Cologne and Düsseldorf have a long established rivalry, not least over who has the better home brew. So the results of a new study might be more than they can swallow.

Eastern Europe pushes Germany for joint EU army
Angela Merkel (l), Beata Szydlo and Victor Orban. Photo: DPA

Eastern EU countries on Friday pushed for the bloc to create a joint army as they met with Germany for talks on sketching Europe's post-Brexit future.

Merkel’s party mate wants to get rid of all Karl Marx streets
Karl Marx and one of the roadways in Berlin named for him. Photos: Wikimedia Commons, Nicor

Hundreds of streets are named after the founder of communism, but this conservative politician wants to give Marx the boot.

State elections
6 reasons why Berlin is now known as 'the failed city'
Photo: DPA

With state elections around the corner, The Local looks at the poor side of Germany's "poor but sexy" capital city.

Upstarts RB Leipzig plan to go right to top of Bundesliga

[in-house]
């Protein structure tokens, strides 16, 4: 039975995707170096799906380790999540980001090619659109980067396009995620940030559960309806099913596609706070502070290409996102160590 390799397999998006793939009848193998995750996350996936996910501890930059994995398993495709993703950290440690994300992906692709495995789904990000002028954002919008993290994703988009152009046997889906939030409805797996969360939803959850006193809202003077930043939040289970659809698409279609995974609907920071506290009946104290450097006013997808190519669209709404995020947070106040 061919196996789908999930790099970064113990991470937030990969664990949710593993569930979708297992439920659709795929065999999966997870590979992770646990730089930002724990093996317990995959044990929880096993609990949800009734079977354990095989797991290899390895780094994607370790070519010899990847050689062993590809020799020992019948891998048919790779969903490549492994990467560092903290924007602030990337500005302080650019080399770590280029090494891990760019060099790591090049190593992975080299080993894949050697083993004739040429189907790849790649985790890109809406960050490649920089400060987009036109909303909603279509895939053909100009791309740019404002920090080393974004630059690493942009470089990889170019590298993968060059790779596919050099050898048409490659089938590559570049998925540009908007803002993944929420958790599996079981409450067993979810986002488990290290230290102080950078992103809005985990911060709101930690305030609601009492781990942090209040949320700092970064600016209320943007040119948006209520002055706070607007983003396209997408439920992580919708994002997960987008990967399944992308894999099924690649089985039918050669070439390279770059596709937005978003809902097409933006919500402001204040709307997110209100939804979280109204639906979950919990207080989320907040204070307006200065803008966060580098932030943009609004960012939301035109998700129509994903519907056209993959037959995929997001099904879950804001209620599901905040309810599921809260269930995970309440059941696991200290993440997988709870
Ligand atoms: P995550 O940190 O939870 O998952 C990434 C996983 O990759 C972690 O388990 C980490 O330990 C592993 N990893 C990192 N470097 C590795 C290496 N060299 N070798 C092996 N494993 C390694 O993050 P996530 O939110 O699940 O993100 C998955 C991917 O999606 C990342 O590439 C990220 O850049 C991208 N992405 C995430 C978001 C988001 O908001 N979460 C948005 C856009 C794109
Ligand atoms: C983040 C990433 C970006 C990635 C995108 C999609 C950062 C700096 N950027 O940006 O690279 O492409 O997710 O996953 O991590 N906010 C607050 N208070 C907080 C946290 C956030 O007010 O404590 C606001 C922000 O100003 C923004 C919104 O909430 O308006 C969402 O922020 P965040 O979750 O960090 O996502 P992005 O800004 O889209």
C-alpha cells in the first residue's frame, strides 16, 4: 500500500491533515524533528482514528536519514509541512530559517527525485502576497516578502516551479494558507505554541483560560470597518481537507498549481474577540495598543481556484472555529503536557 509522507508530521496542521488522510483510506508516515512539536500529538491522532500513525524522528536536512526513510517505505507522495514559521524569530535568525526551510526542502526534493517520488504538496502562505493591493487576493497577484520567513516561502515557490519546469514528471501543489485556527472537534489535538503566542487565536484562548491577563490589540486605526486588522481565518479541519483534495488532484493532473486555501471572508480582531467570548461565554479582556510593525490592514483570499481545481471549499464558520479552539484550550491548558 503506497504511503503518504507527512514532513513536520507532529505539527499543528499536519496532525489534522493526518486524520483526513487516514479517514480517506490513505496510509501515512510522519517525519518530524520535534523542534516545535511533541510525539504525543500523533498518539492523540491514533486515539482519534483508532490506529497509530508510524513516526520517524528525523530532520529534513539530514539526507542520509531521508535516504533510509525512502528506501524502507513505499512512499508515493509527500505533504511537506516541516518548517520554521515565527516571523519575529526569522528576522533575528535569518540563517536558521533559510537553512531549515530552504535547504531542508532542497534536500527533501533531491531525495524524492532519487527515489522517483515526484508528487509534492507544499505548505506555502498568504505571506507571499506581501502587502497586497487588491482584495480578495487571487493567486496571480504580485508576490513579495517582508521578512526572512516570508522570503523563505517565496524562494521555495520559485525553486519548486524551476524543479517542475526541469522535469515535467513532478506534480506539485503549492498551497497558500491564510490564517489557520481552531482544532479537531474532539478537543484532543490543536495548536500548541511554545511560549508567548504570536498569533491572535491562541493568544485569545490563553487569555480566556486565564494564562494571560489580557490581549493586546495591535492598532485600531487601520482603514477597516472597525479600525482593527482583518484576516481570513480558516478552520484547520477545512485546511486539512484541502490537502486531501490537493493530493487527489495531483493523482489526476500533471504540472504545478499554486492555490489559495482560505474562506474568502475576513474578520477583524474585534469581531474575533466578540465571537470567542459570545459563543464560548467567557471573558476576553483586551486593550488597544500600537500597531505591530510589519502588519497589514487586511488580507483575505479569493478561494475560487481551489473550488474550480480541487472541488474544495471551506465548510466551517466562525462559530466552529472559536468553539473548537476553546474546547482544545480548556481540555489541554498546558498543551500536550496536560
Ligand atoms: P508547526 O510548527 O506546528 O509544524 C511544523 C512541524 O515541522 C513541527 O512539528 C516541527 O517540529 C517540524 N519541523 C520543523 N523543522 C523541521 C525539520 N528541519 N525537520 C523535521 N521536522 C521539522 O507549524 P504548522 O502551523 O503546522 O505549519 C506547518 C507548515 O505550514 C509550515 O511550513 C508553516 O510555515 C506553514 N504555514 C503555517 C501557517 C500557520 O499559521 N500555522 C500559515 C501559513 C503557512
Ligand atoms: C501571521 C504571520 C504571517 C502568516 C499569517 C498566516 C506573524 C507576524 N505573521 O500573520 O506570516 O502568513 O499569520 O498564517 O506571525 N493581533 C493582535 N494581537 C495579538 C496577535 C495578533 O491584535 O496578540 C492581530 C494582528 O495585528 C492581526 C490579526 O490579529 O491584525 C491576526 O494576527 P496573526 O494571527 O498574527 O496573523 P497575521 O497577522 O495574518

RB Leipzig players celebrate scoring against Dynamo Dresden. Photo: DPA

RB Leipzig make their Bundesliga debut on Sunday, but the East German outfit, sponsored by energy drinks manufacturer Red Bull, are already far from popular in Germany's top-flight.

Poland criticizes Germany’s 'self-serving' foreign policy
Witold Waszczykowski. Photo: DPA

The Polish foreign minister has said that Germany all too often follows its own interests at the expense of its partners, as Chancellor Angela Merkel prepares to visit Warsaw.

Vast majority of Germans in favour of burqa ban: poll
Women wearing niqab veils in Saudi Arabia. Photo: DPA.

A survey found that the vast majority of respondents were in favour of Germany passing a ban on the full-body veil sometimes worn by Muslim women.

Czech police detain driver for harassing Merkel's motorcade
Angela Merkel. File photo: DPA

Czech police arrested a man on Thursday for attempting to drive into the motorcade of visiting German Chancellor Angela Merkel in Prague, they said.

Teacher convicted for holding kids back after class
Photo: DPA

A music teacher from North Rhine-Westphalia (NRW) has been found guilty of "holding people against their will" after he made some naughty stay kids back after class.

Sponsored Article